The life of dancer and courtesan La Belle Otero, which began on this day in 1868, offers a fascinating insight into sex, power, money, class and fame in the Belle Époque. While a courtesan’s core competencies were technically the same as a streetwalker’s, her USPs were sophistication, poise and the wealth and/or prestige of her client base. In the words of Émilienne d’Alencon, another of the era’s great “horizontales”: “sleep with a bourgeois and you’re a whore, sleep with a king and you’re a favourite”.
Otero, born of modest Spanish origins and christened Agustina, was apprenticed in her twin vocations in Lisbon at the age of just 12, performing nightly in a cabaret where she was afterwards sold for “private dances”. The ruthless exploitation continued when she moved to Barcelona where, now a worldly 14, she fetched ever greater prices as well as a lover who gambled much of her money away (which she would later manage all on her own). With France in her sights, Otero took her own career in hand, adopted the name Caroline and left her faithless beau behind.
Paris in the era of the Exposition Universelle was hungry for novelty and exotica, and the beautiful Otero was duly launched on the capital with publicity stunts which omitted no Spanish cliché – castanets, guitars, even a bull fight. It worked: her dancing engagements sold out, Paris fell at her feet, and from then on she shared her name with the epoch: La Belle.
A subsequent trip to New York in 1890 saw Otero greeted by enormous crowds and rapturous press coverage, and she was pursued through the city by tycoons and autograph hunters. Erotic allure was now big business and Otero profited from it handsomely. Between the rise of mass-market posters, postcards and magazines in the late 19th century, and the dawn of the movie star in the 1920s, there was a period when women such as Otero represented ideals of feminine sexual magnetism. As such she inhabits a weird twilight zone of celebrity; like a pre-recording-era virtuoso, she left little but her image behind, making it almost impossible at this remove to recreate the scale of her fame in our imaginations.
New York had taught the ambitious Spaniard that there were big bucks to be made in a single evening if she chose her clients with care, and from now on the heads on her pillow were as often as not crowned. Kings, grand dukes, emperors, as well as a Shah of Iran and Khedive of Egypt all took turns paying homage (and cash). Had they courted concurrently the League of Nations might have been formed much earlier.
It was an arrangement of mutual self-interest in which the suitor got A-grade arm candy, Otero wealth and independence in an era when women very rarely had their own bank accounts. Otero flaunted the wages of sin, and whether on stage or on the street was usually weighed down with so much bling that it looked “as if a chandelier had been pulverised” in the memorable words of one journalist. She knew how to retain press interest with memorable stunts, and was possibly the first of many celebrities to insure body parts, in her case her legs, at $80,000 (each).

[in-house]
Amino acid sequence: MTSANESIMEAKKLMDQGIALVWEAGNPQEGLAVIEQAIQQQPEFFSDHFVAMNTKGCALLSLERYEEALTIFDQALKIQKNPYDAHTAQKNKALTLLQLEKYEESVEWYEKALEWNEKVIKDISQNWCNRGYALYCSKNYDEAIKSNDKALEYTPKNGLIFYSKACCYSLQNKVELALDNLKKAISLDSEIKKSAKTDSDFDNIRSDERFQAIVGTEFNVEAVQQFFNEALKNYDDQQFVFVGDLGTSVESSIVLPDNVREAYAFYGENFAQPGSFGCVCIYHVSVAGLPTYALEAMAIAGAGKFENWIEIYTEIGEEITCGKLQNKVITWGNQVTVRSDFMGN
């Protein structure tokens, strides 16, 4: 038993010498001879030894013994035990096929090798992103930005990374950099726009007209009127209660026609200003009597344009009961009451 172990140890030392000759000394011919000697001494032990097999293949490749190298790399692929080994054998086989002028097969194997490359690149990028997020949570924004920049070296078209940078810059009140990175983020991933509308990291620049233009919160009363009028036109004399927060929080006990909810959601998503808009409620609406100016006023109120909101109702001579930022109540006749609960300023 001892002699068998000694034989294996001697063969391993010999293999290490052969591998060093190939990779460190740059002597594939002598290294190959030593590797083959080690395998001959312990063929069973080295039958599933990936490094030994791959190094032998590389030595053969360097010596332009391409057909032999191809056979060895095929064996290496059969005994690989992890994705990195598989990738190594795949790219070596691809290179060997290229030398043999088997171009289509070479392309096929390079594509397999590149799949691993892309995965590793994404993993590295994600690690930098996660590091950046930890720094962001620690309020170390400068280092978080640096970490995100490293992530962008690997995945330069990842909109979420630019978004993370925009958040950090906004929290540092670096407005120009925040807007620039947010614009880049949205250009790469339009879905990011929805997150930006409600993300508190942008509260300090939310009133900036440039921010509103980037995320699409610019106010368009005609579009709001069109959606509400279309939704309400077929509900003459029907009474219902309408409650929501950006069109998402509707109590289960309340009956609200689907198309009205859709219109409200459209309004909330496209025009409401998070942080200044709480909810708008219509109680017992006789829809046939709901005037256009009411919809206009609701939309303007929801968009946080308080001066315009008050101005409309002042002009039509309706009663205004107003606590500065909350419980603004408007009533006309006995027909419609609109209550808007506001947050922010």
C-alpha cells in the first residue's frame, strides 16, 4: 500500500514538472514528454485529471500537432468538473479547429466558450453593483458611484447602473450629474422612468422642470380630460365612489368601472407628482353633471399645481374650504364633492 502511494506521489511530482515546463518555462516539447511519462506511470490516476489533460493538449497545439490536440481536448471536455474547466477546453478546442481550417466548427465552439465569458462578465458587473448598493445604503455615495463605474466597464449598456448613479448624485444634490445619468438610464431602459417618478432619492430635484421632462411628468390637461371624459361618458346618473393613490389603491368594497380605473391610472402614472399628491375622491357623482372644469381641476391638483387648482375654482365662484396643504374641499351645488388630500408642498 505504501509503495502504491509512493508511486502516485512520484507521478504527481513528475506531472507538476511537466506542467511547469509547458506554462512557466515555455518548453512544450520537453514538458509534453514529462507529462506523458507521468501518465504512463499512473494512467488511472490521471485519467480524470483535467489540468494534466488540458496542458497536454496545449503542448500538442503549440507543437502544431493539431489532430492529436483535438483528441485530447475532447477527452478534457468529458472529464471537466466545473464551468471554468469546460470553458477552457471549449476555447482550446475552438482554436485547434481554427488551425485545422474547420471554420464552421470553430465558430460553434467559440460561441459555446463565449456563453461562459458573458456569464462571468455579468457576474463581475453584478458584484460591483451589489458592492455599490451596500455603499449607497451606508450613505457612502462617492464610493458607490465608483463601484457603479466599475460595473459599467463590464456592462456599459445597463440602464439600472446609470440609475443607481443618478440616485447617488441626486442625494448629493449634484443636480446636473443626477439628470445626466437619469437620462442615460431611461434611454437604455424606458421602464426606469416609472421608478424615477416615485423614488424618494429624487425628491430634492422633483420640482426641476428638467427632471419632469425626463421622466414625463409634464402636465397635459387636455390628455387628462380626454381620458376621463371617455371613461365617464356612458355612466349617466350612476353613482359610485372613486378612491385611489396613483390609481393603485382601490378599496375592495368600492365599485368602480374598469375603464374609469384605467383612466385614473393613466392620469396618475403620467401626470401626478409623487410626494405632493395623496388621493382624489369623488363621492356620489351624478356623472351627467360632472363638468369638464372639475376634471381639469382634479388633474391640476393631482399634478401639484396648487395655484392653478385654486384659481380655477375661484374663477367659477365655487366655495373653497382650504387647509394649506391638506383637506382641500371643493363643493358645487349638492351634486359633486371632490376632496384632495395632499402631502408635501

Newspapers encouraged a rivalry which pitted the sensual, passionate Otero against the delicate, cultured courtesan Liane de Pougy, who later ridiculed Otero as “la Belle Virago”. But novelist Colette, for instance, felt no compulsion to choose between Otero’s Frida and de Pougy’s Agnetha. She was drawn to both women and fascinated by, among other things, Otero’s appetite. “There are few beautiful women who can guzzle without lack of prestige,” she commented approvingly, not shy of seconds herself.
There was a shadow side to Otero’s fame. Her siren-like allure drew a number of men to dash themselves on the rocks of her indifference, including her American promoter who gassed himself while simultaneously inhaling the perfume from one of Otero’s scarves. Her own irresistible temptation was the gaming table, and she gambled away money as quickly as she earned it, if not quicker, being at one stage 8 million francs in debt to the casino.
The end of the 19th century marked the end of Otero’s best years. And by the end of World War I, which brought down a number of her royal ex-lovers, Otero had taken the hint and retired, settling into bourgeois respectability in Nice. But sadly she was hypnotised again and again by the spinning of the roulette wheel. And as she tried her hand in the Monte Carlo casino, there was a reminder of former glory to mock her in her decline; a nude painting, depicting Otero alongside de Pougy and d’Alencon, which dominated the Salle Blanche.
Once the lean years arrived they went on and on. Otero finally died in 1965 at the age of 97, having exhausted the anecdotes which were all she had left of her fame. “She was constantly talking about her past, and I was not listening any more,” complained a neighbour who knew her in later life. “It was always the same: feasts, princes, champagne.”
Tomorrow: more suicide, more champagne